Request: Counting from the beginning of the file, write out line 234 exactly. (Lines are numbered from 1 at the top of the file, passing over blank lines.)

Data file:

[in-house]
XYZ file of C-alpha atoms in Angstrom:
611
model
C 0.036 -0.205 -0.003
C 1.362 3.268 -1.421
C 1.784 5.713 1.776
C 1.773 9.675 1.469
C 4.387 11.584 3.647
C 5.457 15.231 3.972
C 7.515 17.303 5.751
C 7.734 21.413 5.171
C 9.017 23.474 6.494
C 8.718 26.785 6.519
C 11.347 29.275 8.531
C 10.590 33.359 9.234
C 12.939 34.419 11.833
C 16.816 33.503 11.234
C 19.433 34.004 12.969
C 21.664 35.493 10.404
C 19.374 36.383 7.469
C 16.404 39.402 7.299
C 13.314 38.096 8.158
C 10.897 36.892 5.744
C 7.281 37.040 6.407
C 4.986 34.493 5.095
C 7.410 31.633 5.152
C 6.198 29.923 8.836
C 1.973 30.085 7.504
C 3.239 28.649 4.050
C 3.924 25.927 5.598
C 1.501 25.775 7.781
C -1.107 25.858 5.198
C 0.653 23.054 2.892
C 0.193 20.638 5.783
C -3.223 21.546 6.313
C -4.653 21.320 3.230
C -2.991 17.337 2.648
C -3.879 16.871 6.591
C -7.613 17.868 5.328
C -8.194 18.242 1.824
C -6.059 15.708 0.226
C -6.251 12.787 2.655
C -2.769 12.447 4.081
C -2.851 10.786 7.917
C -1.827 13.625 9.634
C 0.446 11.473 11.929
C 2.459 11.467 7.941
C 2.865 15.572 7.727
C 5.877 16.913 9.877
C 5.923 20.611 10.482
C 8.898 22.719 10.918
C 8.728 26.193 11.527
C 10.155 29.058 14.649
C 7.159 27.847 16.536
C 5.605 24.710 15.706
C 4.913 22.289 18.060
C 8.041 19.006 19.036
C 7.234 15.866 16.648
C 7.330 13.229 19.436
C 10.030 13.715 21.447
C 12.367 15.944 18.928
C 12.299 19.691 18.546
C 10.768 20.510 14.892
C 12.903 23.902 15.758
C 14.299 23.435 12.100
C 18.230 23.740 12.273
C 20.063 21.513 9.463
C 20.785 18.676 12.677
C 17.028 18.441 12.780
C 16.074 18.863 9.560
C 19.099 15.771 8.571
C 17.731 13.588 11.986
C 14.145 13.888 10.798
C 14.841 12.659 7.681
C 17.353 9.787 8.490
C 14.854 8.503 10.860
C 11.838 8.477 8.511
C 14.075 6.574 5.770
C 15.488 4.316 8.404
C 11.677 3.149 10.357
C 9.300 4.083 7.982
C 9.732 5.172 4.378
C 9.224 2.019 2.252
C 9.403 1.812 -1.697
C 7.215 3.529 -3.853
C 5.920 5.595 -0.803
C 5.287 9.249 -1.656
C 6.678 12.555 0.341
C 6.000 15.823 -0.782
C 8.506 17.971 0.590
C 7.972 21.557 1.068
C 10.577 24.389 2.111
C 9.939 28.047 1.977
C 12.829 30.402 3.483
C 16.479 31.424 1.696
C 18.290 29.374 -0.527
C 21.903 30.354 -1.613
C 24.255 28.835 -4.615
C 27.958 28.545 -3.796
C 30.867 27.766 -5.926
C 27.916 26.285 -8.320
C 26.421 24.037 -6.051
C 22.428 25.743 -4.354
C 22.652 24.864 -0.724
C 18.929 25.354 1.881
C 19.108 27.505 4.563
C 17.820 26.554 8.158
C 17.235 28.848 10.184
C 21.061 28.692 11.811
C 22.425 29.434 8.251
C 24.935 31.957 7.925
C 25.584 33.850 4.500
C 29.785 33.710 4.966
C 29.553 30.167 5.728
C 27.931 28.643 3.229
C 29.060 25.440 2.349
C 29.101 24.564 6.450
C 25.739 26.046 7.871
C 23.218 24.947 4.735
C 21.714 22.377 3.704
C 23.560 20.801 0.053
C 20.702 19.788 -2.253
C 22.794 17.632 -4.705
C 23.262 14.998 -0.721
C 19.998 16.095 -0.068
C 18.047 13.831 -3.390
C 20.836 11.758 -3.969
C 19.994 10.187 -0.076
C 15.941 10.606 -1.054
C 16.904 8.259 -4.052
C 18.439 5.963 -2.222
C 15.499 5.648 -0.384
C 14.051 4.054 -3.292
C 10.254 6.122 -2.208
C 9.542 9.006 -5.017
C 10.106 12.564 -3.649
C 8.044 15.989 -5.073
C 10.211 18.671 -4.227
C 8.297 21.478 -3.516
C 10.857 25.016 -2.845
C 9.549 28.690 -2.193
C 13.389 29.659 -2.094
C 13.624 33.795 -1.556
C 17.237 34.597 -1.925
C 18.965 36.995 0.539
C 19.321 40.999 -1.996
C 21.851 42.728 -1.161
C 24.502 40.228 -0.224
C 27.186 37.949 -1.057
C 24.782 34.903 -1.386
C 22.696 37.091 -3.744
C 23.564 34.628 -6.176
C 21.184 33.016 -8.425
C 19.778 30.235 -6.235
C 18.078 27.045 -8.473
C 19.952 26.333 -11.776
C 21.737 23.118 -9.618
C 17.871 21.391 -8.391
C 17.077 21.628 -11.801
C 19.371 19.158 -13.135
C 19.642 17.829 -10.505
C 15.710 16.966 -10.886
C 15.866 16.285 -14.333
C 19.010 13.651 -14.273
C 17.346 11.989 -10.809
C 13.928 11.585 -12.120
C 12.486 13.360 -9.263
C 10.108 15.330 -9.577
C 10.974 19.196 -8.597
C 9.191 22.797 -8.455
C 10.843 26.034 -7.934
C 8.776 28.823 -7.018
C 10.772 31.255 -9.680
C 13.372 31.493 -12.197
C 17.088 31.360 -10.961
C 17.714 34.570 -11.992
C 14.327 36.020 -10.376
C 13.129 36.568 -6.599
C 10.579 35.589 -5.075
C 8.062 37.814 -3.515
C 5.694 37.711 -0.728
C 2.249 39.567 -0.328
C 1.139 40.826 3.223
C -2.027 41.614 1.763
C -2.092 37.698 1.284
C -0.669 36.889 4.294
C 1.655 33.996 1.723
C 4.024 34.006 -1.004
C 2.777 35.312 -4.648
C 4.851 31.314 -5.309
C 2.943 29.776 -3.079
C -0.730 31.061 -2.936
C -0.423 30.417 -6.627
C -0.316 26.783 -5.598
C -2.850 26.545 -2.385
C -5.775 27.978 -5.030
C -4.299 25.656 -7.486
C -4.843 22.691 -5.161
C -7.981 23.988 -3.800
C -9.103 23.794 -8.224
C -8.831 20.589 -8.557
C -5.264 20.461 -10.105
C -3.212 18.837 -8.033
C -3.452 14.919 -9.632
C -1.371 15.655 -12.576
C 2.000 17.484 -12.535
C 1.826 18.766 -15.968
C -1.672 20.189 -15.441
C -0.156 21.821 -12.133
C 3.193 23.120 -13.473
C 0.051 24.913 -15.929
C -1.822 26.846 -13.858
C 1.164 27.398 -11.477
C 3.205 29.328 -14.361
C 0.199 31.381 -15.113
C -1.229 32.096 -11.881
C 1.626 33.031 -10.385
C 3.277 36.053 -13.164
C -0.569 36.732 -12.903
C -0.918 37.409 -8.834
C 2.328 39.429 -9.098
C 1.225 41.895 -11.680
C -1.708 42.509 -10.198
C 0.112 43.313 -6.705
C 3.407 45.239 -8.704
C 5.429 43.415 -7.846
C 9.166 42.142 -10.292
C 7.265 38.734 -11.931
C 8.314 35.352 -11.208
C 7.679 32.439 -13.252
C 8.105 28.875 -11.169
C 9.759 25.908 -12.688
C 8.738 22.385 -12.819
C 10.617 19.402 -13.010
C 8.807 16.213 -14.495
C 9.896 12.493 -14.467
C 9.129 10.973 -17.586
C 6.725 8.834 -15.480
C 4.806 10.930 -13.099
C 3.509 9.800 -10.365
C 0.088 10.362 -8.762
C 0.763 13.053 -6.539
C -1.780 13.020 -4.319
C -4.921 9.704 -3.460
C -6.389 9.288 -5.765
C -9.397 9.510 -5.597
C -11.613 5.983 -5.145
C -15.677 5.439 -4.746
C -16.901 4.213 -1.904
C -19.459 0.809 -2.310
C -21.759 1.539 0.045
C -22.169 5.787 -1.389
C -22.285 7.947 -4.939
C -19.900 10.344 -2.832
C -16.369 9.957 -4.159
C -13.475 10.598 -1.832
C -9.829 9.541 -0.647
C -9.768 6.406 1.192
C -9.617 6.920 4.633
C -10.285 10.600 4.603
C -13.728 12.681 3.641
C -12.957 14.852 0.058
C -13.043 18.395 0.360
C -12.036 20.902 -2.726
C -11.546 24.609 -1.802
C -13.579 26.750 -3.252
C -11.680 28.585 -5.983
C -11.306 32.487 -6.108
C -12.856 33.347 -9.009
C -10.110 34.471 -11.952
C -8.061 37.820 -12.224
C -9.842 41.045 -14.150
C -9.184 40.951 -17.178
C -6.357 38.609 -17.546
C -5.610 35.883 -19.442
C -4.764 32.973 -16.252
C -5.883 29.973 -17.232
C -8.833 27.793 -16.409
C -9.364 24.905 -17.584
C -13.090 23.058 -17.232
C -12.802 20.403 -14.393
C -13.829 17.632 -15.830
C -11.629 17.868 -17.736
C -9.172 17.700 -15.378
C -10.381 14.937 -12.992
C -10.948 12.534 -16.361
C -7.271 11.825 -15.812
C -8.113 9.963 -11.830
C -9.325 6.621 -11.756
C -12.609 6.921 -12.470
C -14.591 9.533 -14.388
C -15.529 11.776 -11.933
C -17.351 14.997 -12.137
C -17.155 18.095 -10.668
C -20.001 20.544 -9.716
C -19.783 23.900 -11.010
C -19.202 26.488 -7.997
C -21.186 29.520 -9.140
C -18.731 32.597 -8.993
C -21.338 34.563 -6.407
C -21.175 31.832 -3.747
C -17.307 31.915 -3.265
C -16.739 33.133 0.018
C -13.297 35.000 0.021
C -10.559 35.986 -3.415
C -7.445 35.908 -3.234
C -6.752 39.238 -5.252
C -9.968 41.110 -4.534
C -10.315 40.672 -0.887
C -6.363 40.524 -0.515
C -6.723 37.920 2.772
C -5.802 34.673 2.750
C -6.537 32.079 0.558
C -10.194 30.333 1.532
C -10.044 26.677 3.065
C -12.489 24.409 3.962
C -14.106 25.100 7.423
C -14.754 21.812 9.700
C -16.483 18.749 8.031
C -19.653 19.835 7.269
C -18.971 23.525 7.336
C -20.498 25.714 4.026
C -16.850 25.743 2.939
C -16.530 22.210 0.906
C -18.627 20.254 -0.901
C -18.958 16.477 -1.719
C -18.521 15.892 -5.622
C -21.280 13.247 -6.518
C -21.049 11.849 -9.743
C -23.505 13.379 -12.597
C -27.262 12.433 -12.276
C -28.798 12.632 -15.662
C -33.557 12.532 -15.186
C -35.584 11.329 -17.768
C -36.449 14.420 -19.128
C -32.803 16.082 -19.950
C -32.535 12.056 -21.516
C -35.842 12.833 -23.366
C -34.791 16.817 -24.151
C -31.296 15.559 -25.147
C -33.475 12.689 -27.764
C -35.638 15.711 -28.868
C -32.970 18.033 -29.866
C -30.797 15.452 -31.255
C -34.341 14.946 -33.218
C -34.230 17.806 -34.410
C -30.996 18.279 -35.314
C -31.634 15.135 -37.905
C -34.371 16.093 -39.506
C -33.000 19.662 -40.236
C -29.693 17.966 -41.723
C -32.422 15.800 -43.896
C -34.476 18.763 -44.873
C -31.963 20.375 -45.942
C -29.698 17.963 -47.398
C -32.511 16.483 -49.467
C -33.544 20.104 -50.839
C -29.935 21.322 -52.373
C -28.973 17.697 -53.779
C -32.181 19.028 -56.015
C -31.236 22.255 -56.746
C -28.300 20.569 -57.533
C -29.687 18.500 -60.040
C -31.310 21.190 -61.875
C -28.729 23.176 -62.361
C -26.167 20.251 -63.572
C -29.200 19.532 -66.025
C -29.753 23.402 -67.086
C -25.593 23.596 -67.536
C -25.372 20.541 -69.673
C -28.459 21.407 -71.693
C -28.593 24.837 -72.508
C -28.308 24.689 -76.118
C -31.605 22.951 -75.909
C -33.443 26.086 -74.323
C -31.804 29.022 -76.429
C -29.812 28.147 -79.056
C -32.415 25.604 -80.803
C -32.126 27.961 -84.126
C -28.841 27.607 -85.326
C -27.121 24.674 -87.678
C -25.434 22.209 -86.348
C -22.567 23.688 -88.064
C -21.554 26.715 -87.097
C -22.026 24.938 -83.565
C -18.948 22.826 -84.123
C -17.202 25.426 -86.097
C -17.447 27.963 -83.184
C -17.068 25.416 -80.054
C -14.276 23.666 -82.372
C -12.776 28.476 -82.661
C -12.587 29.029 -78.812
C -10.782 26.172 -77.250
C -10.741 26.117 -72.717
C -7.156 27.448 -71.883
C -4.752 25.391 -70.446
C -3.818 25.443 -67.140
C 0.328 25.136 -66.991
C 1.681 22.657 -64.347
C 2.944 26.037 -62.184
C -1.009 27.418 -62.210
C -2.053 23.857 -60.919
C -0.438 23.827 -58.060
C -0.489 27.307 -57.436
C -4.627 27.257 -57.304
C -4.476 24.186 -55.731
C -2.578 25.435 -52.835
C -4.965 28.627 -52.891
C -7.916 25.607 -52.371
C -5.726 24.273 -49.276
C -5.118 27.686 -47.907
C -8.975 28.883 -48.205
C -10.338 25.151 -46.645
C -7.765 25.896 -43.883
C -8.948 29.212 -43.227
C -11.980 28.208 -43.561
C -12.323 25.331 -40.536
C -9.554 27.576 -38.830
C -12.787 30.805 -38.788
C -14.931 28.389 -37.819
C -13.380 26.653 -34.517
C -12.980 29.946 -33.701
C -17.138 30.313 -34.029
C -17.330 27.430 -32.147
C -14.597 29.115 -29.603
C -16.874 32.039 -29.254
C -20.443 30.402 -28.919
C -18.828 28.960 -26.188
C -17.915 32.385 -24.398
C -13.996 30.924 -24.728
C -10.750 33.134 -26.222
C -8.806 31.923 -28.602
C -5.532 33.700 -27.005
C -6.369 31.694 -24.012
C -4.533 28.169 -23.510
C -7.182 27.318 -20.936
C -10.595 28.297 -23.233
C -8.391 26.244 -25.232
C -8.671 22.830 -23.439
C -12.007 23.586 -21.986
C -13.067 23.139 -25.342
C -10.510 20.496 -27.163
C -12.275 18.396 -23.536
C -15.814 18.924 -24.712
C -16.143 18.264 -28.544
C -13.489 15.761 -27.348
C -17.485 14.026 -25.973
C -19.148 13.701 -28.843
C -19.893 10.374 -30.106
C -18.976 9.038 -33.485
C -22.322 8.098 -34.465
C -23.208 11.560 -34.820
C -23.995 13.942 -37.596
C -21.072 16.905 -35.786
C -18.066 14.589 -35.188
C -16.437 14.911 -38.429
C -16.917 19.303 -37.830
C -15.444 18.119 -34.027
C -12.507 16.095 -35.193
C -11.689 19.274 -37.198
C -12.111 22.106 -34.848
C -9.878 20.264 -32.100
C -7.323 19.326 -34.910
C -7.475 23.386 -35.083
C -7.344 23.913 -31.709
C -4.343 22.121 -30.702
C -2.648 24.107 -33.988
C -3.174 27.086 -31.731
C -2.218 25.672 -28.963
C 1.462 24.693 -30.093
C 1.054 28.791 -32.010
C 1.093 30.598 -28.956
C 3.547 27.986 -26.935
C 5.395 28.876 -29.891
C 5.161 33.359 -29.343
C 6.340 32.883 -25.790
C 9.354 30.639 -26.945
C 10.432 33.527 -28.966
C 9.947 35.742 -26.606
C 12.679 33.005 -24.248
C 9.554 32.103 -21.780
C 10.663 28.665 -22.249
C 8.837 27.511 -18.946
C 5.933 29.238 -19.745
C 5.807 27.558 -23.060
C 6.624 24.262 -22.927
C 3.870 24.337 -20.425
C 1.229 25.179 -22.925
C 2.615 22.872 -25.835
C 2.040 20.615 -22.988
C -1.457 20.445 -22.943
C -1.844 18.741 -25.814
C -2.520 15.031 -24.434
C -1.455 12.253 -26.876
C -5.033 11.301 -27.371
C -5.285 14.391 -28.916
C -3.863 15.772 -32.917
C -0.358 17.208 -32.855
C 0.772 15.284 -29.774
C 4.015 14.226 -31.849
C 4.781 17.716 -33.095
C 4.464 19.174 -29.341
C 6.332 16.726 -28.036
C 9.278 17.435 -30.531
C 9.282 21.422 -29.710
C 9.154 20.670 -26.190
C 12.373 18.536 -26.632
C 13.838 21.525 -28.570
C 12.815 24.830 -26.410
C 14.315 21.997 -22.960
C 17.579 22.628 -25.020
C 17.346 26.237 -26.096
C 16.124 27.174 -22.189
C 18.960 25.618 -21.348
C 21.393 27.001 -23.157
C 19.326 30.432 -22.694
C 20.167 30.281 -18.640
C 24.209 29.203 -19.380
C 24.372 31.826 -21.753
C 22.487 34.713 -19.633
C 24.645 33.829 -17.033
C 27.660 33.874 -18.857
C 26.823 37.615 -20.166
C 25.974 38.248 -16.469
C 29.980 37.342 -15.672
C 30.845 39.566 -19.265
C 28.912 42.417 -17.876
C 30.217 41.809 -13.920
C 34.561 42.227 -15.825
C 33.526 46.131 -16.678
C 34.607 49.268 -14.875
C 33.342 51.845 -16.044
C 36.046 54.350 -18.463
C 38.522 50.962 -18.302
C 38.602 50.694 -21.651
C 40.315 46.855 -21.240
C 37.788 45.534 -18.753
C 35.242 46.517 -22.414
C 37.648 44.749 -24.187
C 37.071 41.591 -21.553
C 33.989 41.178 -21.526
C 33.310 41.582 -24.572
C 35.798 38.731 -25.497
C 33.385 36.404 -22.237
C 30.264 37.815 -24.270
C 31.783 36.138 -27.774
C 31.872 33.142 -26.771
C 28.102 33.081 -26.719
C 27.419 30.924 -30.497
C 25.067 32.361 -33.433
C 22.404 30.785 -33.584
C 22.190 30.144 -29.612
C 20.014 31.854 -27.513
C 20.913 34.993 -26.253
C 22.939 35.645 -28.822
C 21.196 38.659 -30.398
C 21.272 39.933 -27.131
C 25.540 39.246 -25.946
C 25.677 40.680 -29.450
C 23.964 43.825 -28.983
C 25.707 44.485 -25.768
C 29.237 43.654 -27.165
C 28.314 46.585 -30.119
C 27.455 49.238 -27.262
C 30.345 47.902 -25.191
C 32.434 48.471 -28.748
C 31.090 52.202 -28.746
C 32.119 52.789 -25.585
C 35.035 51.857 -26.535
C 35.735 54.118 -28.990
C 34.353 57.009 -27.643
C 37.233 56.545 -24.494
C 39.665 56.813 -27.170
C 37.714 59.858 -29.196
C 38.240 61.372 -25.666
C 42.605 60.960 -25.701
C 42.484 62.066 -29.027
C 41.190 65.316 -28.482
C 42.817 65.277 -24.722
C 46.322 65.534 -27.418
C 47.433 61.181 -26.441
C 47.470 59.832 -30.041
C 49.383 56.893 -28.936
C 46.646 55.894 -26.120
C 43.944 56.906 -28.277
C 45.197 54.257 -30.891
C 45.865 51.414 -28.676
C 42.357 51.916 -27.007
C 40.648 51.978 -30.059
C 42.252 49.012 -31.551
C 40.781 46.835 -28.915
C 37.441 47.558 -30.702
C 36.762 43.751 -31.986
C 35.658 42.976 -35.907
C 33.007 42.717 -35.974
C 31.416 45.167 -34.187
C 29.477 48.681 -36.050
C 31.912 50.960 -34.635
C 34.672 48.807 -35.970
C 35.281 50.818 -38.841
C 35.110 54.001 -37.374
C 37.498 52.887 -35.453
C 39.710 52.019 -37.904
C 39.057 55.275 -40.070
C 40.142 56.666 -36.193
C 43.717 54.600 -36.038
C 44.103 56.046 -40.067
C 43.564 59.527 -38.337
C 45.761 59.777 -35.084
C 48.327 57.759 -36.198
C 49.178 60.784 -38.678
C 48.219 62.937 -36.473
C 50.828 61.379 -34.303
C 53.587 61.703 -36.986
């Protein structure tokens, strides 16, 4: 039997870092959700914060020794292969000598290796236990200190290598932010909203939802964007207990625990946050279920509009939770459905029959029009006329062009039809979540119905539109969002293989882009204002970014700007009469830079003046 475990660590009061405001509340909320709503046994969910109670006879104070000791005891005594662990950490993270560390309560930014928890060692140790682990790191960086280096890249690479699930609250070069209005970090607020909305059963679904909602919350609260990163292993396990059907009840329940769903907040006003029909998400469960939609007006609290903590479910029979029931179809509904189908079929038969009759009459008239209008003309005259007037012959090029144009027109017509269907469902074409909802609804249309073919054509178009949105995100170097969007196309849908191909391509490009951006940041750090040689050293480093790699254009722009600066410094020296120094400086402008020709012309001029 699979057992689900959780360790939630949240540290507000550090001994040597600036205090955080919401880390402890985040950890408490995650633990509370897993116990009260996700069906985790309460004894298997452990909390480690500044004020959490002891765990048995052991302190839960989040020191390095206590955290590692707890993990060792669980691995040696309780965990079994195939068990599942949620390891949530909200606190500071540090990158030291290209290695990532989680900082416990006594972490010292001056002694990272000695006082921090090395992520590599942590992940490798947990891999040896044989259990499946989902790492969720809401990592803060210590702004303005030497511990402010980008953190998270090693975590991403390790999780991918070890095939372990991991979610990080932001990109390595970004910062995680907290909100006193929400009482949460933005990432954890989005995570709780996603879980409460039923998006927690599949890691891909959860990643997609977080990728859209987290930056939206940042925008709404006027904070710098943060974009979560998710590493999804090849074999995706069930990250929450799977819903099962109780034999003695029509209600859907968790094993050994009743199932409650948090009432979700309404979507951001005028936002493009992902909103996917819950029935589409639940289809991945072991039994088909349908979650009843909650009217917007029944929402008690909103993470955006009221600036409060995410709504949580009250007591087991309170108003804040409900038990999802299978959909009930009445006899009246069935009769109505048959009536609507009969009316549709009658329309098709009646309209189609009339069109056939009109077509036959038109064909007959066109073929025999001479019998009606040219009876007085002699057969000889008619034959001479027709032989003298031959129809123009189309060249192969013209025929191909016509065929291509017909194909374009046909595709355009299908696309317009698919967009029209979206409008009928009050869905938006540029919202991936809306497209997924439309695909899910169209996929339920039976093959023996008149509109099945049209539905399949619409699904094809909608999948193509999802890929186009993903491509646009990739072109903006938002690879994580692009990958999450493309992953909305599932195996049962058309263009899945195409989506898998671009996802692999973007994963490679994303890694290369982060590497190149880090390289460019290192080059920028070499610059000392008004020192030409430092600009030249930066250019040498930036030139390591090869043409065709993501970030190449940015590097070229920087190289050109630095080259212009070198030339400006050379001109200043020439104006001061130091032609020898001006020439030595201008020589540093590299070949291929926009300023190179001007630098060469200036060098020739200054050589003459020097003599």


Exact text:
C 8.738 22.385 -12.819